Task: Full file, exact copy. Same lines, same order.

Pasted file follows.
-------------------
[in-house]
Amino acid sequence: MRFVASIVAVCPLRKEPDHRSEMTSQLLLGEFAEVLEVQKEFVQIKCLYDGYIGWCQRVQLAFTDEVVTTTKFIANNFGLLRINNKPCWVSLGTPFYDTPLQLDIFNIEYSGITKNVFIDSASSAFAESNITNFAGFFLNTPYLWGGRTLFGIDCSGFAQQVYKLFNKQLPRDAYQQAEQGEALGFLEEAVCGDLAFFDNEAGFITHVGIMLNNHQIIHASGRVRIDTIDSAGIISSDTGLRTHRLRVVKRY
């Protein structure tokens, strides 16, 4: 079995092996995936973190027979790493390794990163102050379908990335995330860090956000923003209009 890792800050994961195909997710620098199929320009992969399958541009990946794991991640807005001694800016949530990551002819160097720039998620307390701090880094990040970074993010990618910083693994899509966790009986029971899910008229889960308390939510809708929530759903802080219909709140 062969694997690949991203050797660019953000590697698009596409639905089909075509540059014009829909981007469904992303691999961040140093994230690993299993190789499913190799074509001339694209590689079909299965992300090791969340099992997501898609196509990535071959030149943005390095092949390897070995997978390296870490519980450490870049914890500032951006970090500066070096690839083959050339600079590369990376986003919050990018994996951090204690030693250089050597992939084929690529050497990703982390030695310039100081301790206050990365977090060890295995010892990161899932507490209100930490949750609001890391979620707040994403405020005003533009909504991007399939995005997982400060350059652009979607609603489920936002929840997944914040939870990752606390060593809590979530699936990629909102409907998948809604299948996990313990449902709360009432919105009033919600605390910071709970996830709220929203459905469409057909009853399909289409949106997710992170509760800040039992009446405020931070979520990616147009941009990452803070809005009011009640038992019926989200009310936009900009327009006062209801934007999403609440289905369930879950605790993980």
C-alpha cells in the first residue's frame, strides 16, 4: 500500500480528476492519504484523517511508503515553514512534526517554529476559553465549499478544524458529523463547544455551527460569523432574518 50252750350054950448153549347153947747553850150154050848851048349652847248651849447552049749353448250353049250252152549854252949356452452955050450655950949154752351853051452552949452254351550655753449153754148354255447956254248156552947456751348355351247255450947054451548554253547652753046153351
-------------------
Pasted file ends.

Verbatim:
[in-house]
Amino acid sequence: MRFVASIVAVCPLRKEPDHRSEMTSQLLLGEFAEVLEVQKEFVQIKCLYDGYIGWCQRVQLAFTDEVVTTTKFIANNFGLLRINNKPCWVSLGTPFYDTPLQLDIFNIEYSGITKNVFIDSASSAFAESNITNFAGFFLNTPYLWGGRTLFGIDCSGFAQQVYKLFNKQLPRDAYQQAEQGEALGFLEEAVCGDLAFFDNEAGFITHVGIMLNNHQIIHASGRVRIDTIDSAGIISSDTGLRTHRLRVVKRY
């Protein structure tokens, strides 16, 4: 079995092996995936973190027979790493390794990163102050379908990335995330860090956000923003209009 890792800050994961195909997710620098199929320009992969399958541009990946794991991640807005001694800016949530990551002819160097720039998620307390701090880094990040970074993010990618910083693994899509966790009986029971899910008229889960308390939510809708929530759903802080219909709140 062969694997690949991203050797660019953000590697698009596409639905089909075509540059014009829909981007469904992303691999961040140093994230690993299993190789499913190799074509001339694209590689079909299965992300090791969340099992997501898609196509990535071959030149943005390095092949390897070995997978390296870490519980450490870049914890500032951006970090500066070096690839083959050339600079590369990376986003919050990018994996951090204690030693250089050597992939084929690529050497990703982390030695310039100081301790206050990365977090060890295995010892990161899932507490209100930490949750609001890391979620707040994403405020005003533009909504991007399939995005997982400060350059652009979607609603489920936002929840997944914040939870990752606390060593809590979530699936990629909102409907998948809604299948996990313990449902709360009432919105009033919600605390910071709970996830709220929203459905469409057909009853399909289409949106997710992170509760800040039992009446405020931070979520990616147009941009990452803070809005009011009640038992019926989200009310936009900009327009006062209801934007999403609440289905369930879950605790993980």
C-alpha cells in the first residue's frame, strides 16, 4: 500500500480528476492519504484523517511508503515553514512534526517554529476559553465549499478544524458529523463547544455551527460569523432574518 50252750350054950448153549347153947747553850150154050848851048349652847248651849447552049749353448250353049250252152549854252949356452452955050450655950949154752351853051452552949452254351550655753449153754148354255447956254248156552947456751348355351247255450947054451548554253547652753046153351